Balsam poplar

Balsam poplar

Latin Name: Populous balsamifera

Part Used:  Unopened buds

Plant Description: Balsam poplar (Populus balsamifera) is the northernmost American hardwood. It grows transcontinentally on upland and flood plain sites but attains the best development on flood plains. It is a hardy, fast-growing tree which is generally short lived, with some trees reaching 200 years. The buds exude resin, which is flammable, so the twigs are useful for starting camp fires. Beaver also use the twigs for building their lodges.

History & Cultural Significance: 

As they sat down to eat their meal, they looked up and saw a caravan of Ishmaelites coming from Gilead. Their camels were loaded with spices, balm and myrrh, and they were on their way to take them down to Egypt.
Genesis 37:25

The Bible records that in ancient times there came from Gilead, beyond the Jordan, a substance used to heal and soothe. It came, perhaps, from a tree or shrub, and was a major commodity of trade in the ancient world. It was known as the Balm of Gilead. That name became symbolic for the power to soothe and heal. The Balm of Gilead is interpreted as a spiritual medicine that is able to heal Israel (and sinners in general).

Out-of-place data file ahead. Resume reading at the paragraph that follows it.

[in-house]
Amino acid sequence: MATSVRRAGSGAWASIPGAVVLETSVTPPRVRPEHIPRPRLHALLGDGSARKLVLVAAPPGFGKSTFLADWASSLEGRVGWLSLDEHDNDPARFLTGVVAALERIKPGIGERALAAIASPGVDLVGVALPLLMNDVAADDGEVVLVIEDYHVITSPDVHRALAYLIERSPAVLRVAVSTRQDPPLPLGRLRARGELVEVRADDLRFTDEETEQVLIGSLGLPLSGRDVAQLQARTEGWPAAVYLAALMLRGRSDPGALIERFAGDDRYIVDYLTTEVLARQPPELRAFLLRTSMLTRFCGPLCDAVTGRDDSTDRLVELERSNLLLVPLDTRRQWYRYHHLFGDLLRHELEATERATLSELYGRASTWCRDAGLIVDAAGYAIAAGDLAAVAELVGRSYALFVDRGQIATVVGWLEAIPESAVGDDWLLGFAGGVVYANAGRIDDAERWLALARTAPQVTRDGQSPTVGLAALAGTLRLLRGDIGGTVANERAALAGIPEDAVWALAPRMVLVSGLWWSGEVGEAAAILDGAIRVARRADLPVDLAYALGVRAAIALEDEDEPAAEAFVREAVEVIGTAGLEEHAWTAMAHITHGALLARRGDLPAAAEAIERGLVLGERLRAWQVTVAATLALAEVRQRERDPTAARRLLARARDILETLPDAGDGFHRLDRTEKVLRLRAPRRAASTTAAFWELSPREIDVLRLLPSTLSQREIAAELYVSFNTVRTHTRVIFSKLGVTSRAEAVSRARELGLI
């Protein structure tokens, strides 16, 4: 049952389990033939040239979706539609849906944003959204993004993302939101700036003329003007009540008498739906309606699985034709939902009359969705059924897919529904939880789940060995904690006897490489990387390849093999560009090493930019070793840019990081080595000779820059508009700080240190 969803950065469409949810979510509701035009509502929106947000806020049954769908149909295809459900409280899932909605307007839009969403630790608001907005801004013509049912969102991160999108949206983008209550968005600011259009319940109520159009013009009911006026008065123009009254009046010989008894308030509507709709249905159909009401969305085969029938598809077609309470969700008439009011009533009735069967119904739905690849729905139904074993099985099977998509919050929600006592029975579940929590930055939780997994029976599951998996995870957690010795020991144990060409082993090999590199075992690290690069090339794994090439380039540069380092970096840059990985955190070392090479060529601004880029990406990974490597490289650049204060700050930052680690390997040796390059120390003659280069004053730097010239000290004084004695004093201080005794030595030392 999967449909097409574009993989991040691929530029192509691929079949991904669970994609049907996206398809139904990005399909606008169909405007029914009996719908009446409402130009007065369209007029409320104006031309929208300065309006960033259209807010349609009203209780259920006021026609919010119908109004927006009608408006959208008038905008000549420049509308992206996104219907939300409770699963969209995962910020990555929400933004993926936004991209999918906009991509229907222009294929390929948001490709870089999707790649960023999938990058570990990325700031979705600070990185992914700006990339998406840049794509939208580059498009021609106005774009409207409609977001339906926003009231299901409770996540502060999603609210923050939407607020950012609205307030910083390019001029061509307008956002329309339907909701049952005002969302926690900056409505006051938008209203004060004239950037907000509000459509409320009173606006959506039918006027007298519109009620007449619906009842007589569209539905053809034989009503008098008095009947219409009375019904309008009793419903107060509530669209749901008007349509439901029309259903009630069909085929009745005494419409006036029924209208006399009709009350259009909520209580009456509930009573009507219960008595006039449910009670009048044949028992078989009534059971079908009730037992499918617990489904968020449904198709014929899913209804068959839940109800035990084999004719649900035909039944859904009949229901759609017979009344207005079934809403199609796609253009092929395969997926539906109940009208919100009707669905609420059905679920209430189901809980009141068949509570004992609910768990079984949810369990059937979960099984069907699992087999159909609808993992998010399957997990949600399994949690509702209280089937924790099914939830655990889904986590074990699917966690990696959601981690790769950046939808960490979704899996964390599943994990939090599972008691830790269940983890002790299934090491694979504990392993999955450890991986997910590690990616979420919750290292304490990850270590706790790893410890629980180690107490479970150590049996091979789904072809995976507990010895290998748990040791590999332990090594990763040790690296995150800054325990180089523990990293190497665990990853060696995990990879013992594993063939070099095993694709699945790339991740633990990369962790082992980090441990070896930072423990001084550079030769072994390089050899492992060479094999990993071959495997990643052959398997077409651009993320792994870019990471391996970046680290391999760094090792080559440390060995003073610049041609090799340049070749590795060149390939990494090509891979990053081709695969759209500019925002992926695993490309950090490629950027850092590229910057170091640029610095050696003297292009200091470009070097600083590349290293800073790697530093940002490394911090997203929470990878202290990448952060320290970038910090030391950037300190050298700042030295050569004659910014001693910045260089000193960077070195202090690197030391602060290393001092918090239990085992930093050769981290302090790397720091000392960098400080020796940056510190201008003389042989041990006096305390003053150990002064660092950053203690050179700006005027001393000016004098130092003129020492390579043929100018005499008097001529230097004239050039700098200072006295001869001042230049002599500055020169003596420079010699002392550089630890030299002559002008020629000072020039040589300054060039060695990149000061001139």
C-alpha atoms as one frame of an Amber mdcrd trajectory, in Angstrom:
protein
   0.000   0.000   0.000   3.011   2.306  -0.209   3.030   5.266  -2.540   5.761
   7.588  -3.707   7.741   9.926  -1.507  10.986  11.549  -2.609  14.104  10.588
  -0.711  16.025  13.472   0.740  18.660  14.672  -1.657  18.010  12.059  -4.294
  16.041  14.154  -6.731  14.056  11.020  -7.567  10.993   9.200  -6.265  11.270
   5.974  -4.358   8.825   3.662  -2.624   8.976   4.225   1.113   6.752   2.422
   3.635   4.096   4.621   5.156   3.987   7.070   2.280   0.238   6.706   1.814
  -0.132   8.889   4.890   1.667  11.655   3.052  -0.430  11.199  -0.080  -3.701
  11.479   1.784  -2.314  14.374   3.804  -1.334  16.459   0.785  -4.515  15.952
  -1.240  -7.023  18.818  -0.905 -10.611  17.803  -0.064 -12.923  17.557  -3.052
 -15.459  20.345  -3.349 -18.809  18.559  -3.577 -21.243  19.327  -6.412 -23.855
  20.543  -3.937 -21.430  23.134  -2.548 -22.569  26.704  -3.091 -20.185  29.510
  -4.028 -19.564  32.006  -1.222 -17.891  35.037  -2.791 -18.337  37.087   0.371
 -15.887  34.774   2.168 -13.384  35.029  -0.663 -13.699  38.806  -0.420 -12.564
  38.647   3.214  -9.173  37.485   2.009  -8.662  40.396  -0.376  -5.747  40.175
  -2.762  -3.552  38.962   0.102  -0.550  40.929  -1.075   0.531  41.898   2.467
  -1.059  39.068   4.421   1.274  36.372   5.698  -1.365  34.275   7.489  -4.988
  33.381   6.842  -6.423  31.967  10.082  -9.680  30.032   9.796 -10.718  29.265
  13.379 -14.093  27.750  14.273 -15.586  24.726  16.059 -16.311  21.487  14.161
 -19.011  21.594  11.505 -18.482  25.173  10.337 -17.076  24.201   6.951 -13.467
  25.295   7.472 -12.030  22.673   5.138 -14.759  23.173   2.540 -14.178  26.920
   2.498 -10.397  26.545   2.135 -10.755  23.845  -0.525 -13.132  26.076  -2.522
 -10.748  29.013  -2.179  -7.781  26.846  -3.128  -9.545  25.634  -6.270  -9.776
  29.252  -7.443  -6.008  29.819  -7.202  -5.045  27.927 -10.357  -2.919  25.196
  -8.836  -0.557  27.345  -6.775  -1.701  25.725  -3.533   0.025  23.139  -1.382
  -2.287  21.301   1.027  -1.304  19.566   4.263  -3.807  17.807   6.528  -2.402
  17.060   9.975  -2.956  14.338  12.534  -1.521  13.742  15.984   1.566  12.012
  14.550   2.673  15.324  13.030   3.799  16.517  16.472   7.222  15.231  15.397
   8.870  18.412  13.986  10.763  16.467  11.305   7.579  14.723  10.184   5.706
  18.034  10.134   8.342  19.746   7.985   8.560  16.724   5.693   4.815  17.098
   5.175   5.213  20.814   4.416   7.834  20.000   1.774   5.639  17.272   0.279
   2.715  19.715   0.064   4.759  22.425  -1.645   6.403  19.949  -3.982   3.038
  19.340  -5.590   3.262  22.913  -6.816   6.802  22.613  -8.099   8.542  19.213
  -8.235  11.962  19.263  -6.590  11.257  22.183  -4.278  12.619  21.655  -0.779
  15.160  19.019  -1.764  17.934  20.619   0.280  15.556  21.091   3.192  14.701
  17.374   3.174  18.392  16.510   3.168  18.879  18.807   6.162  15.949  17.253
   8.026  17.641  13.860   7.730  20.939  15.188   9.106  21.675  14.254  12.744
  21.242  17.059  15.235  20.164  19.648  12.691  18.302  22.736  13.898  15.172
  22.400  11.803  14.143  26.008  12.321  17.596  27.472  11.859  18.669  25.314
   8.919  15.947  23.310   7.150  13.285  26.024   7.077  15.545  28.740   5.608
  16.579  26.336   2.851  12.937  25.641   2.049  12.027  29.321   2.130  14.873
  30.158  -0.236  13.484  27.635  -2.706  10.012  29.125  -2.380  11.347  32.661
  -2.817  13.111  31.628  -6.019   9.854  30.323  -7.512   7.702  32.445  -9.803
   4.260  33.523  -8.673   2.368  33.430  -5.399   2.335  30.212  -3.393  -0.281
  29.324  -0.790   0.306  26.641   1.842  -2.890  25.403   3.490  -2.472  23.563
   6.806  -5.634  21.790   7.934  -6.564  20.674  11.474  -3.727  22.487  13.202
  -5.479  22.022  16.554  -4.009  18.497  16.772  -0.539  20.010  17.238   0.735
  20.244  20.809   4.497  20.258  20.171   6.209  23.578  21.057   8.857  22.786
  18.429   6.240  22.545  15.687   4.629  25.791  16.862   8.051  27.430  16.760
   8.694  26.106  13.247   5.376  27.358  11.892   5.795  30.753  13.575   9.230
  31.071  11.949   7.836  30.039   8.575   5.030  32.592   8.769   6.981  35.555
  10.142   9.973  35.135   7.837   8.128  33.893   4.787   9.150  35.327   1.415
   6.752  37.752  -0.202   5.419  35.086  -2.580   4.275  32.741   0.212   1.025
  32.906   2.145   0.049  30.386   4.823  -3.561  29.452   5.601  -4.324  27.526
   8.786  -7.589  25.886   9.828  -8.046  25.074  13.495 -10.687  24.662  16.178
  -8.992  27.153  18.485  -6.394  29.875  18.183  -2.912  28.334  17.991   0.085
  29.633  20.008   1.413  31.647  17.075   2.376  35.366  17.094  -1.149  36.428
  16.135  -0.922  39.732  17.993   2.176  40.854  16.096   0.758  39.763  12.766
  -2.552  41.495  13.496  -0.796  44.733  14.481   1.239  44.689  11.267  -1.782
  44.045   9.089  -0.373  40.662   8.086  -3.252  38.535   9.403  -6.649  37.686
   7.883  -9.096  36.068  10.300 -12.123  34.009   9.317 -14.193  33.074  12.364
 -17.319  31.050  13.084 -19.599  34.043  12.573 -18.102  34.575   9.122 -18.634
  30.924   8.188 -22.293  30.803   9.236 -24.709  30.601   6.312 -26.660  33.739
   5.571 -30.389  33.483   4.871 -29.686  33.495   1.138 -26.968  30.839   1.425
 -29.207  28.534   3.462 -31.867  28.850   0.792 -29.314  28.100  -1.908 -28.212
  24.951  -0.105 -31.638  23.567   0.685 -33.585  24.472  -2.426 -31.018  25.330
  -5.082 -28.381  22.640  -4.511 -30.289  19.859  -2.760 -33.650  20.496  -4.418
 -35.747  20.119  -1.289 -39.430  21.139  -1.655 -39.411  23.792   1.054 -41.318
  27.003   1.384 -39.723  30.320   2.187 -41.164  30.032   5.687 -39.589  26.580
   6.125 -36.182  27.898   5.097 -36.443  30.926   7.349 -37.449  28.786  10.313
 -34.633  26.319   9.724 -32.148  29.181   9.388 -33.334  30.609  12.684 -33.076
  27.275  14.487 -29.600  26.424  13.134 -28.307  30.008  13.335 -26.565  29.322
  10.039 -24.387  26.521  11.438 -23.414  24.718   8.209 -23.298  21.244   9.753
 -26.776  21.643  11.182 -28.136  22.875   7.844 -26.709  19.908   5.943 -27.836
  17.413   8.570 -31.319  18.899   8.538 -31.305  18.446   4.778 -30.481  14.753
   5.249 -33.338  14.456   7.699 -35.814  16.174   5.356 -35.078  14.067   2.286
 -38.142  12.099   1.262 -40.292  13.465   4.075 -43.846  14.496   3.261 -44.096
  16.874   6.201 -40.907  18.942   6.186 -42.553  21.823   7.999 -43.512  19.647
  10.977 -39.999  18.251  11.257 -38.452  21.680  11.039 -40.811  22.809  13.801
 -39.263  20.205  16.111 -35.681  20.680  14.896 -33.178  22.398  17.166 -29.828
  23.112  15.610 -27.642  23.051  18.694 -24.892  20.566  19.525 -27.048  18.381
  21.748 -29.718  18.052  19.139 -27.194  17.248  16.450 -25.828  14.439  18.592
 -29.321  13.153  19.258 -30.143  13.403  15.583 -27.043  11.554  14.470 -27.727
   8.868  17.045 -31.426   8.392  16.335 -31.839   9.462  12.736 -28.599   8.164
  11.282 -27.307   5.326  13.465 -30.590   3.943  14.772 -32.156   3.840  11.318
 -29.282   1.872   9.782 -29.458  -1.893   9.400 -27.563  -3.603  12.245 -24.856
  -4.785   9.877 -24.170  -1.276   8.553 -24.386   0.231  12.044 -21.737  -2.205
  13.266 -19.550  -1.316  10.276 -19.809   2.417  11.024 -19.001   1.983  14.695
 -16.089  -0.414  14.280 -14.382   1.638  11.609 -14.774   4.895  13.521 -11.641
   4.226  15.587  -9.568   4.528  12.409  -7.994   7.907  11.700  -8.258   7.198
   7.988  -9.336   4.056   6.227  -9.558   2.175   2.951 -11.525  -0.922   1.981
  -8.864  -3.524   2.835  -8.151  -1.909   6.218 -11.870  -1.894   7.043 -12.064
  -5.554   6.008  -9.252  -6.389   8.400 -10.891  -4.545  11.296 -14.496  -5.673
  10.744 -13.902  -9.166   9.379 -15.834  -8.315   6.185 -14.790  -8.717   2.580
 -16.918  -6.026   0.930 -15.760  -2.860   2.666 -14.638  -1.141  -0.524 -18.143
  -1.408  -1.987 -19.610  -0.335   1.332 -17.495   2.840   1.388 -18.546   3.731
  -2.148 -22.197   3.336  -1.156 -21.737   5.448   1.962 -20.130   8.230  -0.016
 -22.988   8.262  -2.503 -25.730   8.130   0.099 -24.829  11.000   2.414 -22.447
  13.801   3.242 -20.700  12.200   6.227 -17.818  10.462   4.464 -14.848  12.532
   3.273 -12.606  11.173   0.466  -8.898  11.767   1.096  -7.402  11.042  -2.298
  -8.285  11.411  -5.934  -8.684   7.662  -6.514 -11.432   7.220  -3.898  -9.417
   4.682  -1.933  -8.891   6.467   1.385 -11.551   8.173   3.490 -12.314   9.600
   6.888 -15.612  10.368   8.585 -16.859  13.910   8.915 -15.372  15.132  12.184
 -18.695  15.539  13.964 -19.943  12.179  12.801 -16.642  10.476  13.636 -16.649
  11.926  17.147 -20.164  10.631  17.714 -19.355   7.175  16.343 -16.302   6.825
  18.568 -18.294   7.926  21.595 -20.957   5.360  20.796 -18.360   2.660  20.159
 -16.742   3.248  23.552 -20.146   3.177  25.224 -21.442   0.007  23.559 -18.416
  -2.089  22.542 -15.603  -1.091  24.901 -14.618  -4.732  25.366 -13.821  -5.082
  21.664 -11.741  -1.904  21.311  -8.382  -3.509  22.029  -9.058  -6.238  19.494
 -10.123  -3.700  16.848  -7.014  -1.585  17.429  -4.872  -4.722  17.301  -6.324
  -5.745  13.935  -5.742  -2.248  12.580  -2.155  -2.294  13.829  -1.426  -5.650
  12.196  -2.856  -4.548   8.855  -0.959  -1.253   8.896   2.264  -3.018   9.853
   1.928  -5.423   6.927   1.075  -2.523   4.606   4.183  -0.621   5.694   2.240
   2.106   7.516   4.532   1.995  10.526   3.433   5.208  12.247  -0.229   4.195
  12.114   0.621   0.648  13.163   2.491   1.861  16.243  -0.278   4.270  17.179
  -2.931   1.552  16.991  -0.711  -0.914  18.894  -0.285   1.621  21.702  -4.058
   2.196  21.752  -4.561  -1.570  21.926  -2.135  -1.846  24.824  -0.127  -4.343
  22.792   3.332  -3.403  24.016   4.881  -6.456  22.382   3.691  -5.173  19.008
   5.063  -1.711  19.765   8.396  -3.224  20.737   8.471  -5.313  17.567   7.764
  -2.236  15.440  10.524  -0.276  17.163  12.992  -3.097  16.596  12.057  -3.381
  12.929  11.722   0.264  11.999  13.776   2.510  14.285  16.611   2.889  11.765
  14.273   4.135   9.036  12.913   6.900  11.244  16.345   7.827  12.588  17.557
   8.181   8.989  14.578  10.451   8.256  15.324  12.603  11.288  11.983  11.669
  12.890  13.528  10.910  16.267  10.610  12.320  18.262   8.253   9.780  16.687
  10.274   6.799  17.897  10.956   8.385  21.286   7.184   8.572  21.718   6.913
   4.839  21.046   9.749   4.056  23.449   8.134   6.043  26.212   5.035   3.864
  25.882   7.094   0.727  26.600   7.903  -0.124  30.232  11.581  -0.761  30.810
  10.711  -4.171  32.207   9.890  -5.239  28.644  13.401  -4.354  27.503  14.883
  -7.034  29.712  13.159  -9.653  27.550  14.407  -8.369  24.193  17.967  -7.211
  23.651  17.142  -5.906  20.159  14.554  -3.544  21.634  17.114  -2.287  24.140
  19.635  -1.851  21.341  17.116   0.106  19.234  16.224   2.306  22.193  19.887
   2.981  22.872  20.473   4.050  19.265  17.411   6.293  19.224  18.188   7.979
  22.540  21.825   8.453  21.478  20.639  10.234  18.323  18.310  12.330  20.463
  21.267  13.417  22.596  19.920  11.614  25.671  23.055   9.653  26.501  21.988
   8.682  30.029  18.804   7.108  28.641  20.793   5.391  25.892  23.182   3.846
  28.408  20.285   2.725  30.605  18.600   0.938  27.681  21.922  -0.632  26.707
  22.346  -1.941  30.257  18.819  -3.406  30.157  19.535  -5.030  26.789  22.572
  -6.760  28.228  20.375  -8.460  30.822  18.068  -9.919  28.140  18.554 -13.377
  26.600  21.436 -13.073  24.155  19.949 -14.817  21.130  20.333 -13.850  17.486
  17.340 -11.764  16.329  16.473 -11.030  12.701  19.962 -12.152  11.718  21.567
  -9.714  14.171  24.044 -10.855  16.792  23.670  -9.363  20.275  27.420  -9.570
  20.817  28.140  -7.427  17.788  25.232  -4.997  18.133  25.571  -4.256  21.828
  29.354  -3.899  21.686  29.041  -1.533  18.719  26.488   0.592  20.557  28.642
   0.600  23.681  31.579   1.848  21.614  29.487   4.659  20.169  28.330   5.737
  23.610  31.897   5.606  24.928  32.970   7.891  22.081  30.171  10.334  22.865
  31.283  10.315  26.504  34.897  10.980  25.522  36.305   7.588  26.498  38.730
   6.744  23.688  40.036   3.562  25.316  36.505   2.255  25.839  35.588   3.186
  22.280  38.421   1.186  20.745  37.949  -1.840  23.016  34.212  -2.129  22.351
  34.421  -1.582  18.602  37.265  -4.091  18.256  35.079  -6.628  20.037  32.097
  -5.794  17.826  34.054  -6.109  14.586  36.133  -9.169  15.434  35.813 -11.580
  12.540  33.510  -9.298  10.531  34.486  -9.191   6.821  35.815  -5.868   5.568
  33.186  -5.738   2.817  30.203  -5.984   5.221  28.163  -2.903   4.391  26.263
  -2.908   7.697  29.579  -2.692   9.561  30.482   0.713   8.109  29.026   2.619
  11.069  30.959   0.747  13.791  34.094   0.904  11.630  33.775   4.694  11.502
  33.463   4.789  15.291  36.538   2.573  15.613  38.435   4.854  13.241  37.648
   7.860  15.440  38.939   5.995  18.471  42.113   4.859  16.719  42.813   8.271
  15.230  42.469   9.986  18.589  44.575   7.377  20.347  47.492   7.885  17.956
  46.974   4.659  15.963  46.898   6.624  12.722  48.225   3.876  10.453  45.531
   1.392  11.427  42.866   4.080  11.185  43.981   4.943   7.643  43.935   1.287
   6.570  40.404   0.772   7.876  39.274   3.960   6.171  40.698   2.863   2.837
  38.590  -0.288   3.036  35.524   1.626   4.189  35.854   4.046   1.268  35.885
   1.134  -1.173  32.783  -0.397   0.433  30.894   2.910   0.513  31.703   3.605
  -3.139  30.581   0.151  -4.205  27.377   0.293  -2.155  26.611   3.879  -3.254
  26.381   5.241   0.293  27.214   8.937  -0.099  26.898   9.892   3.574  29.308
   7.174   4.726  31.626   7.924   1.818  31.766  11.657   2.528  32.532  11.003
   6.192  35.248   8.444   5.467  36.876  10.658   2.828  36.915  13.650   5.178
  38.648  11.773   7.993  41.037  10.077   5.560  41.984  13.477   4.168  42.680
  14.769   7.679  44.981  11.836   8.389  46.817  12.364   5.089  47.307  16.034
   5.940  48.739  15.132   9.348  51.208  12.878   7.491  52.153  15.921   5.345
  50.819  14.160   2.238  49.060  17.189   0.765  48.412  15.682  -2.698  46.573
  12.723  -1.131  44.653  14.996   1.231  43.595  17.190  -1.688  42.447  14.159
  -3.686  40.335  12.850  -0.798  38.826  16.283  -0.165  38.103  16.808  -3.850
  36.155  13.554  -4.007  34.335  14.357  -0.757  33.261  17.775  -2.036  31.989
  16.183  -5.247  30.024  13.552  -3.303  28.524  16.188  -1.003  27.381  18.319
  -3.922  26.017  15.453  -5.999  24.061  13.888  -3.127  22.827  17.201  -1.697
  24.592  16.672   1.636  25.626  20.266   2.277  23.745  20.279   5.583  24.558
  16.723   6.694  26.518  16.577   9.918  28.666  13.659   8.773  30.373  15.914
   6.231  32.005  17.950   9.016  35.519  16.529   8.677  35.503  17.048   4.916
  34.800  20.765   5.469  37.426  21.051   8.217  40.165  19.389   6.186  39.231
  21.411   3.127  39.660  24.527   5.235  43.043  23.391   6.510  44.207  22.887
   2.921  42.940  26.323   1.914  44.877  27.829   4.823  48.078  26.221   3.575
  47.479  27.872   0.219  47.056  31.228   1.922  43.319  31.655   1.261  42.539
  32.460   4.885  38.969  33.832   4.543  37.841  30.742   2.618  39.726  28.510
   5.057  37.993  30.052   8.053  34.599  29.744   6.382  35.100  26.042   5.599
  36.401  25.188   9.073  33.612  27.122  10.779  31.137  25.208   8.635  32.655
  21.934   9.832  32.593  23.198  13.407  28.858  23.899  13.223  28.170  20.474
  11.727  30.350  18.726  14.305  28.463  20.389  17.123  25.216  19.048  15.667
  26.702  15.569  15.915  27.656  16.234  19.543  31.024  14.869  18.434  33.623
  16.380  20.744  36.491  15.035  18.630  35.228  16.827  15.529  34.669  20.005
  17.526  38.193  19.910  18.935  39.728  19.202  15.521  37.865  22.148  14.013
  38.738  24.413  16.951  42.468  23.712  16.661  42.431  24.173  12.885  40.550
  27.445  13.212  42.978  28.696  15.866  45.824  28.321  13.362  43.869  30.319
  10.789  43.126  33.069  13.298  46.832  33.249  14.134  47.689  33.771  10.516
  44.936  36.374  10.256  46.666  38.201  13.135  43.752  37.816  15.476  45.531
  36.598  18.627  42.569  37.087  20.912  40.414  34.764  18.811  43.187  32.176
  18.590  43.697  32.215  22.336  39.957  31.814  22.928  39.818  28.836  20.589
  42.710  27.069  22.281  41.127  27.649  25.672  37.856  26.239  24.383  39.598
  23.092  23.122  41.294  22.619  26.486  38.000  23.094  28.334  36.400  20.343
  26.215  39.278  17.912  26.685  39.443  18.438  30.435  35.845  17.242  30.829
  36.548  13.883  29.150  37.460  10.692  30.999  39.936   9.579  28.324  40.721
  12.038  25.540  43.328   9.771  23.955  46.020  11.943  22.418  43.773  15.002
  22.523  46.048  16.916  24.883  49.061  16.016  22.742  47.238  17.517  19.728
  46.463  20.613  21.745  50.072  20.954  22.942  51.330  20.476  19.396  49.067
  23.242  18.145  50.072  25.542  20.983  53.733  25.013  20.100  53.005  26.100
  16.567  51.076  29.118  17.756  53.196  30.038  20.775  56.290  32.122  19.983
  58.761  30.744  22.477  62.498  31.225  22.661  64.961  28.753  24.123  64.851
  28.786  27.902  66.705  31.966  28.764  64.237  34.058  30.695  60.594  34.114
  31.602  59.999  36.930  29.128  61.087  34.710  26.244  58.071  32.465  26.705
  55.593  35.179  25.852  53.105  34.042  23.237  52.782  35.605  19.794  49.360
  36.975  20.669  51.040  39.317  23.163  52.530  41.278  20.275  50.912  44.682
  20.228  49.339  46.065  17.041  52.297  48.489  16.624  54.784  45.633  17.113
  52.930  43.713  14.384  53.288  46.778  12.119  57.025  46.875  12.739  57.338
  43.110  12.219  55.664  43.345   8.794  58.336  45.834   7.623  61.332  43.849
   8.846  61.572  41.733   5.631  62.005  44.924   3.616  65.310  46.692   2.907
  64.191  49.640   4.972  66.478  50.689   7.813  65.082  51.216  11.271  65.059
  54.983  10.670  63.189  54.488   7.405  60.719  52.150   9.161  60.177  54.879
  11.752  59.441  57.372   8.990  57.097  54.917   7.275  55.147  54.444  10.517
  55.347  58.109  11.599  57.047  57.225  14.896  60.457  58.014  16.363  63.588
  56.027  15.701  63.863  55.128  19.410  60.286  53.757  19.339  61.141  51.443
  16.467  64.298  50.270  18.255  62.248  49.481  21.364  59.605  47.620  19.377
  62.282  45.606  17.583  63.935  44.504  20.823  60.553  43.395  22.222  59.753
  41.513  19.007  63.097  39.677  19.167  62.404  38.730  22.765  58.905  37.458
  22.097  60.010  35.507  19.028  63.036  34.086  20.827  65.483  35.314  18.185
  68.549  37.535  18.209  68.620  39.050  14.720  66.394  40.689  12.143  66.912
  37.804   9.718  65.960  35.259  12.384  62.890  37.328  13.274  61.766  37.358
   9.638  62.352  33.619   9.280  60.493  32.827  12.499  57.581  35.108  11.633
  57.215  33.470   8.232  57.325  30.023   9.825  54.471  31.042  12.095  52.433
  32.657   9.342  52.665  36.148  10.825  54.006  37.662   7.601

Use: Balm of Gilead is used to soothe, disinfect and astringent mucous membranes and can be used as a remedy for sore throats, coughs and laryngitis. It is considered specific for laryngitis accompanied by loss of voice, and may also be used to treat chronic bronchitis. Applied topically, it helps ease the inflammation of rheumatism or arthritis, and may also benefit dry and scaly skin conditions, such as psoriasis and eczema.

Actions: Stimulating expectorant, antimicrobial, vulnerary

Constituents: Phenolic glycosides (salicin, populin, chrysin); volatile oil (alpha-carophyllene, cineole, arcucumene, bisabolene, farnesene, and others); alkanes; resins; phenolic acids; tannins.

Safety Considerations: No side effects or drug interactions have been reported.

Formulator's Notes: It is such a joy to be living in an area where I can forage for poplar buds. Harvesting is a slow task, as buds can be as small as 1 cm, and its sticky resin makes handling a bit challenging. Once harvested, the buds are processed immediately by slow infusion in a carrier oil. This is a delicate art, as maceration or disruption to the buds can cause the moisture trapped tightly in the bud to leach out into the oil, spoiling the batch. The infusion is ready when the oil is a dark, almost blood red. The scent of poplar buds fills my home and each time I work with the infusion, it reminds me of spring.  I take care to harvest less than 25% of the buds in any given area, and for this reason, use of the infusion is currently limited to Balm of Gilead


Hoffman, D. Medical Herbalism: The Science and Practice of Herbal Medicine. Rochester, Vermont, Healing Arts Press, 2003. 


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